It is only 10 months since Victoria Azarenka, the new Australian Open champion and world No 1, spoke to her family about quitting tennis and going to university instead. She was talked out of this by her grandmother, a former kindergarten teacher whom Azarenka described yesterday as "the biggest inspiration in my life".
"I guess I made a pretty smart decision not walking out," added Azarenka, who hit her low point when she lost to Daniela Hantuchova in the first round at Doha. "I am just so glad I went through everything that happened to me in my career. It was up and down, up and down. But this moment is so special."
Yesterday's runner-up Maria Sharapova has reason to lament the moment that Azarenka saw the light, because this match was an unmitigated rout. For the second time in three Grand Slam tournaments, Sharapova has fought her way through to the final only to be wiped off the court by one of the new generation of power-players. Much of the pre-publicity had been about grunting -- the one field in which Sharapova led the way yesterday, reaching a top level of 94.3 decibels. But when it came to the more fundamental question of who could direct a tennis ball more consistently, Azarenka was streets ahead.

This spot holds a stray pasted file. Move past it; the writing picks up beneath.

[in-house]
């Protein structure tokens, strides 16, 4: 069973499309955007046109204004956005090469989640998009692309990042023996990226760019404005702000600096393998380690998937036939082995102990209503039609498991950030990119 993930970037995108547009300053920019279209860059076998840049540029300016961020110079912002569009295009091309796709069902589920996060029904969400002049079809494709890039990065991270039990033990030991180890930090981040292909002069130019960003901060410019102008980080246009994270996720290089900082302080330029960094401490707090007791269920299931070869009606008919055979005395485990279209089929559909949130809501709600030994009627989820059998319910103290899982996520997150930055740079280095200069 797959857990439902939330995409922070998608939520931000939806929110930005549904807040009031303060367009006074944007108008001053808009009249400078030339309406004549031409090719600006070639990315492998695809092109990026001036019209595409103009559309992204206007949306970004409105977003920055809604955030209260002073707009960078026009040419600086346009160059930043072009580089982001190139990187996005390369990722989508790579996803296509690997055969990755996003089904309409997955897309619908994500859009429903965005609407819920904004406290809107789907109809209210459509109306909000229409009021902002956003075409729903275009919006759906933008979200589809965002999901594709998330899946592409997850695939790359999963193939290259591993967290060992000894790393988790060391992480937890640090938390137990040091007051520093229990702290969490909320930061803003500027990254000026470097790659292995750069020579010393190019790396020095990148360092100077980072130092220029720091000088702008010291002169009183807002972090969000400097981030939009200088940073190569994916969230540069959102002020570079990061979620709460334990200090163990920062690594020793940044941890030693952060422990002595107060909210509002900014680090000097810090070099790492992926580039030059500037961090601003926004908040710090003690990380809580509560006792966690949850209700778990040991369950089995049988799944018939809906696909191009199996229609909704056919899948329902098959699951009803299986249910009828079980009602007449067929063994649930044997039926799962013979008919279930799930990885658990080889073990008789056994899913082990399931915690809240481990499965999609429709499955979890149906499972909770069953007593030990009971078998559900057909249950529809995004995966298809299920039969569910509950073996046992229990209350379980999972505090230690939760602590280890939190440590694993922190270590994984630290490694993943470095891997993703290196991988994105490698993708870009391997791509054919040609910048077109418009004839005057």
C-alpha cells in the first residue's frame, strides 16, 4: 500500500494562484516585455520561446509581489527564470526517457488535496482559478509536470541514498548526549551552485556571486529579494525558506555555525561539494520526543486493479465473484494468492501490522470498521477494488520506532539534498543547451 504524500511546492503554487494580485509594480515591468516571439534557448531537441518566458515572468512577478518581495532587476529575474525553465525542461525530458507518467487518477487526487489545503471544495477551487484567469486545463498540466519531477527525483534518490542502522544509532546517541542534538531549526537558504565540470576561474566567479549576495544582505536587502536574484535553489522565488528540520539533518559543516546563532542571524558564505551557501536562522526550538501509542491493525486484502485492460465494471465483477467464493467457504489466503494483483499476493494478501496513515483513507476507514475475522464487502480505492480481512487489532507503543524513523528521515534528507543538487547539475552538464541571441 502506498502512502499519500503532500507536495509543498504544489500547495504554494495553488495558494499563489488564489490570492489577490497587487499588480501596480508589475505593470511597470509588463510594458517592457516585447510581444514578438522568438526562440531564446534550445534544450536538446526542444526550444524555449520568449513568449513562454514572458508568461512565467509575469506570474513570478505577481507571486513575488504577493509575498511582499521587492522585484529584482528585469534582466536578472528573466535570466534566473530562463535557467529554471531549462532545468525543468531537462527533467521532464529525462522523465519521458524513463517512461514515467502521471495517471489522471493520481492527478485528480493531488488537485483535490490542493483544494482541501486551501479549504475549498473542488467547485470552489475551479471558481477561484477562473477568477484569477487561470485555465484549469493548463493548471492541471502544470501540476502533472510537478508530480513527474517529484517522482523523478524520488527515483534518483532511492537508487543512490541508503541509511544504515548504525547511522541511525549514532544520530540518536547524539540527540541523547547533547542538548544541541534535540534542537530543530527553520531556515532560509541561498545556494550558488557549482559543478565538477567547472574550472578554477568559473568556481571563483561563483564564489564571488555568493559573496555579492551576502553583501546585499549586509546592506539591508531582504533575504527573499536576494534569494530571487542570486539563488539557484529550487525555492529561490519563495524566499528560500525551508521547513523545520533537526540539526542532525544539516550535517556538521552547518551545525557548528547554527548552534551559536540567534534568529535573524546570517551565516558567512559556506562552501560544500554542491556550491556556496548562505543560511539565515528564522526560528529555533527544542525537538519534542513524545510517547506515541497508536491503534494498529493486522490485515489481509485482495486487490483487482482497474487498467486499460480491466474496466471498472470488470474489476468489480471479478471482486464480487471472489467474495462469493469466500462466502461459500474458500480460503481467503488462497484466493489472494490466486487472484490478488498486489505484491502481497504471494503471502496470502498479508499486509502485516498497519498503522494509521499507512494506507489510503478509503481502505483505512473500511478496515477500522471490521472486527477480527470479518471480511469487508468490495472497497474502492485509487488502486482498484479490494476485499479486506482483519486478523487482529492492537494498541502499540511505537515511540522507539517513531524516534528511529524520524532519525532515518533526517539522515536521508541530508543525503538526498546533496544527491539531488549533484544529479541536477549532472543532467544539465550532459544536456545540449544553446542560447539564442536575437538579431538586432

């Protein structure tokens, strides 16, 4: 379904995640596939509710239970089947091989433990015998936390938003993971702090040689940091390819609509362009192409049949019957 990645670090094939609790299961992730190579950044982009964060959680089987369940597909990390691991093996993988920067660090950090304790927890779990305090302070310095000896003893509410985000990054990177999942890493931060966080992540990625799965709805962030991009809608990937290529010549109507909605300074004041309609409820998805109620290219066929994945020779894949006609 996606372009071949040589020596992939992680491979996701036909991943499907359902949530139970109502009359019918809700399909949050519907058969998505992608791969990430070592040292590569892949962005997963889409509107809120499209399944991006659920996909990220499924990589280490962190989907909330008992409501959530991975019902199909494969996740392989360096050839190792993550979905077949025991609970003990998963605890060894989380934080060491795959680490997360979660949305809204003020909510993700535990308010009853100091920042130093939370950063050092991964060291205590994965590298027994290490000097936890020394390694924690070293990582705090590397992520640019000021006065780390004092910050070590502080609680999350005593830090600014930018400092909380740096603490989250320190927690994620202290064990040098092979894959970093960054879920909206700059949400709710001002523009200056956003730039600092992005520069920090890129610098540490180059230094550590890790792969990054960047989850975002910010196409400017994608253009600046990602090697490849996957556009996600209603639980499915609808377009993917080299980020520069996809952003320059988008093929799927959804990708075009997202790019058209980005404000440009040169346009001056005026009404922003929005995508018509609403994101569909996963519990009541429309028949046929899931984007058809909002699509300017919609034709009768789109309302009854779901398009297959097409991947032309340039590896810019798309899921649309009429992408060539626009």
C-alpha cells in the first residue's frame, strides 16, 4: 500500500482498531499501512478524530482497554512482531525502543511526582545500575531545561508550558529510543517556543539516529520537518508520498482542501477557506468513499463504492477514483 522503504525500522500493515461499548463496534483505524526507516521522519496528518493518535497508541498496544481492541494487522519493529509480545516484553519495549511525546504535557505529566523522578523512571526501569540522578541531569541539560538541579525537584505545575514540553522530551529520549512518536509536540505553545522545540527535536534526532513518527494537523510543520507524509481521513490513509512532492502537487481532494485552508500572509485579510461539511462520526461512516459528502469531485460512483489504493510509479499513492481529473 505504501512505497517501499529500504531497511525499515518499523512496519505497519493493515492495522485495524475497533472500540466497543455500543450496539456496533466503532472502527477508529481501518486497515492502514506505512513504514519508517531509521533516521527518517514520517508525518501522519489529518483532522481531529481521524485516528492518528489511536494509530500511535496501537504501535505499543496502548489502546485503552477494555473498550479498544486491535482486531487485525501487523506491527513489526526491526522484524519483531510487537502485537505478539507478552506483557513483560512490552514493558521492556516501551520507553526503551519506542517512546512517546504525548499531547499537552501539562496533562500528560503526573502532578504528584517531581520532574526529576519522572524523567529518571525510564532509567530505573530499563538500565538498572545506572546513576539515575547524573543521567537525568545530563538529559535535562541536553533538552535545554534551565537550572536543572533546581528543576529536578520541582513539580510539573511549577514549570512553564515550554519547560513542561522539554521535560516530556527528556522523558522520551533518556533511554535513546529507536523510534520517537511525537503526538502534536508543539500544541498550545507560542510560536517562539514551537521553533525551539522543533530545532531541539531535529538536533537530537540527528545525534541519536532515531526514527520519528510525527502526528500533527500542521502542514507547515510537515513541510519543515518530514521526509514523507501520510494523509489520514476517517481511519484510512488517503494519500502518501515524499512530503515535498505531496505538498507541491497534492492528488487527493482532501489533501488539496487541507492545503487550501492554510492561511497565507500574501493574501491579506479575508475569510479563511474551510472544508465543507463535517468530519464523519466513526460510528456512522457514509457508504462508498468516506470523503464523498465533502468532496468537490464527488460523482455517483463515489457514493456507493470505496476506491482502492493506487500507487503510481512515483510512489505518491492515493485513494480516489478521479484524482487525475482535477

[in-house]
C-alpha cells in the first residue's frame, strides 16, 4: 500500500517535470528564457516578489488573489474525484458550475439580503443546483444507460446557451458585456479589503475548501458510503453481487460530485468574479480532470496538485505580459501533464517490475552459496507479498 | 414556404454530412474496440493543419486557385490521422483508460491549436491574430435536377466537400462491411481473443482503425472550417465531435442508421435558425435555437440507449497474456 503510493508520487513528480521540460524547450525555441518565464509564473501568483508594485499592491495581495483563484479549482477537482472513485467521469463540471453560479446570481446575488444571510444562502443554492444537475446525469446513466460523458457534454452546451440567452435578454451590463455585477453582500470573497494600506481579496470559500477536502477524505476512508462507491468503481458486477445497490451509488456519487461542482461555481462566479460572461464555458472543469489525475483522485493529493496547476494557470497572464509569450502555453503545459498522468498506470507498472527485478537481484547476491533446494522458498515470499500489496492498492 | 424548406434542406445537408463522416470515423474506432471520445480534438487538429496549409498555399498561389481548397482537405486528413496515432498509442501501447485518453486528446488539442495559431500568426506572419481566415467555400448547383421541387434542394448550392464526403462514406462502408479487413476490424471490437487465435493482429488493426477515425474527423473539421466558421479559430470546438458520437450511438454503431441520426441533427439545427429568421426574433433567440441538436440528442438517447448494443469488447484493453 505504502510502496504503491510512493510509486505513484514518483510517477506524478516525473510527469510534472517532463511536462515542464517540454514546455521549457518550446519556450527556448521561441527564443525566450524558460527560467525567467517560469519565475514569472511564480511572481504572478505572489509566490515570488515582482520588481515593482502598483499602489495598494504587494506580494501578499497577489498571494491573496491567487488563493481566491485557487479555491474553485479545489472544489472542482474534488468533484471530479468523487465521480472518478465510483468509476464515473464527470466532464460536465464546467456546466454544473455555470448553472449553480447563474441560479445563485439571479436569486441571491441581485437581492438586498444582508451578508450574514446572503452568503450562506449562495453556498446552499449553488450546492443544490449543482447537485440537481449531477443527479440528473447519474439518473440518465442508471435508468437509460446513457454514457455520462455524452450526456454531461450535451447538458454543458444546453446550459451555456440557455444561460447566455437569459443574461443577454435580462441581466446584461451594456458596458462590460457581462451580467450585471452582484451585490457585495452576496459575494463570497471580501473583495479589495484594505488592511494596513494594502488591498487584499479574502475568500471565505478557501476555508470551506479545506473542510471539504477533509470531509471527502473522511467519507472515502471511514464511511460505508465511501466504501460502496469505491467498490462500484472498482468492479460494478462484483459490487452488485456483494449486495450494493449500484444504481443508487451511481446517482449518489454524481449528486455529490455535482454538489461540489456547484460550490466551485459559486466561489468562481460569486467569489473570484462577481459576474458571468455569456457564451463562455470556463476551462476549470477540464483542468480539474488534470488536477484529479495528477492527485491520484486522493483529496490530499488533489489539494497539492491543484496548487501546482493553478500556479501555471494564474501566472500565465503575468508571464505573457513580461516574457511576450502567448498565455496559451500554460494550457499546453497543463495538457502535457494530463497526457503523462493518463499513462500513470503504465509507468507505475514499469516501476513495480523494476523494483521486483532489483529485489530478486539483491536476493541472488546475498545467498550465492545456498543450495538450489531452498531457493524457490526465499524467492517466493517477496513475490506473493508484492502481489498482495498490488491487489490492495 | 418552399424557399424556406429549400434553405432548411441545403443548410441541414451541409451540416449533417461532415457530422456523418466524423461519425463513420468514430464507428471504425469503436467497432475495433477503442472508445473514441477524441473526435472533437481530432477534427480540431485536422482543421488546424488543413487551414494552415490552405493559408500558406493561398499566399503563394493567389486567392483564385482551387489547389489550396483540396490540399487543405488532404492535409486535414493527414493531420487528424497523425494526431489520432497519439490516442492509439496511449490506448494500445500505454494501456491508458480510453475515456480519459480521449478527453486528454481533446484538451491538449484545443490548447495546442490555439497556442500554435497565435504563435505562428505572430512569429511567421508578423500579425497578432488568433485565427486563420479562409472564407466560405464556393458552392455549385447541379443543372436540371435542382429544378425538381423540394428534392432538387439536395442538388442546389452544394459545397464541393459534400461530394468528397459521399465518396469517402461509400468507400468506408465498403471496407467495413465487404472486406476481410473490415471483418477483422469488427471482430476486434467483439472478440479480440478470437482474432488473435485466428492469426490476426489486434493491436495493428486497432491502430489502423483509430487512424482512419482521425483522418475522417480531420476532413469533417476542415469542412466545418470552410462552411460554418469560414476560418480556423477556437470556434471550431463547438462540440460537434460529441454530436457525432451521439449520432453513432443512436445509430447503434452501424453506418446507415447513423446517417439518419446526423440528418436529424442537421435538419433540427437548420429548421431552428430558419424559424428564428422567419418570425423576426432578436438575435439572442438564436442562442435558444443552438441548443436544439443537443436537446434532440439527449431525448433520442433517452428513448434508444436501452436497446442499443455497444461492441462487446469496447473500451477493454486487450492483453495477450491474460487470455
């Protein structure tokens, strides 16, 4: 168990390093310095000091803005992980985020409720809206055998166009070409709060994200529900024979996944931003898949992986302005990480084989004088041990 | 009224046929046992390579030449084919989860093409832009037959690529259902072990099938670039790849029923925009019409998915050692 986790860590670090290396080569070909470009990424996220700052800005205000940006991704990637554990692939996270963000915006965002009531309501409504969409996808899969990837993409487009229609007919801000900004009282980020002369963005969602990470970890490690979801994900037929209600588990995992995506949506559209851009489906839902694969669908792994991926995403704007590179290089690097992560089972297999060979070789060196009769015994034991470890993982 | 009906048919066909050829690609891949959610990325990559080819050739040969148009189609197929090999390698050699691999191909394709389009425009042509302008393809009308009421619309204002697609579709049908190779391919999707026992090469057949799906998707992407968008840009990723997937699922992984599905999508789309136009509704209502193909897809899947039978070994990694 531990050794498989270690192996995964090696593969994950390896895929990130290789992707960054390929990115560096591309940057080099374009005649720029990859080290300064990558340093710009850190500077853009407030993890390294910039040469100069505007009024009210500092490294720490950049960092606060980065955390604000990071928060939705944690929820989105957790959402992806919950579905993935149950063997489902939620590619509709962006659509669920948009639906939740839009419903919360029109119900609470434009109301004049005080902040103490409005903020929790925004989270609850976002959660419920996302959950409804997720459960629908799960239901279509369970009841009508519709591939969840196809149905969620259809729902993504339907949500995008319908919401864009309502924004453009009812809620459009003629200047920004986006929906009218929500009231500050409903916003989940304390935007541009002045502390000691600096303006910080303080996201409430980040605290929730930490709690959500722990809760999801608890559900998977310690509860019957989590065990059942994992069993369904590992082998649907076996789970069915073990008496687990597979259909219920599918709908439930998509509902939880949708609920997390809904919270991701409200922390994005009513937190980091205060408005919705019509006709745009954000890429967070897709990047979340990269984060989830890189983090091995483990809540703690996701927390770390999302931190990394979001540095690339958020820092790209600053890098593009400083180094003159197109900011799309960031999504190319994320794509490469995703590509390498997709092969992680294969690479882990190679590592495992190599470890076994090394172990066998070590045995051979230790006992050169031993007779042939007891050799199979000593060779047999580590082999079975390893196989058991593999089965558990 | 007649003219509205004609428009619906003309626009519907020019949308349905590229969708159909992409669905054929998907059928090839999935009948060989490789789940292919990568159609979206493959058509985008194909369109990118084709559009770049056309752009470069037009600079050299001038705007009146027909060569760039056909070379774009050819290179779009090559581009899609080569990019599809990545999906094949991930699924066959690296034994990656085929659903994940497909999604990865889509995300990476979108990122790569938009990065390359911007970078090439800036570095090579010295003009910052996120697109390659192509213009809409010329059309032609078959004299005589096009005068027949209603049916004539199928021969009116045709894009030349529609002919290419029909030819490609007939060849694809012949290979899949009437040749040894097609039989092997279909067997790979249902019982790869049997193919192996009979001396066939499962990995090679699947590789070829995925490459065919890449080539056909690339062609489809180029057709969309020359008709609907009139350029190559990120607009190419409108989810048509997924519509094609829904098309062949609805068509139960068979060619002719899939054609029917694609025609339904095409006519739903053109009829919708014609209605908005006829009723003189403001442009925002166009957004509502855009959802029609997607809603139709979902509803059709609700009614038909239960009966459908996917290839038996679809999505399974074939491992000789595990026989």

She made only 12 unforced errors, while Sharapova clocked 30, spraying her groundstrokes in all directions.
The first 10 minutes gave a misleading impression, as Azarenka came out a little nervously, serving double-faults and mishitting her groundstrokes. As soon as she had settled, however, she had the rhythm in both her movement and her stroke-making that Sharapova lacked.
From 0-2 in the first set, she reeled off 12 of the next 13 games to take the match 6-3 6-0. Azarenka's win extended the sequence of unpredictable Grand Slam winners, as there have now been five different champions in as many tournaments since Kim Clijsters won here last year.
Sunday Indo Sport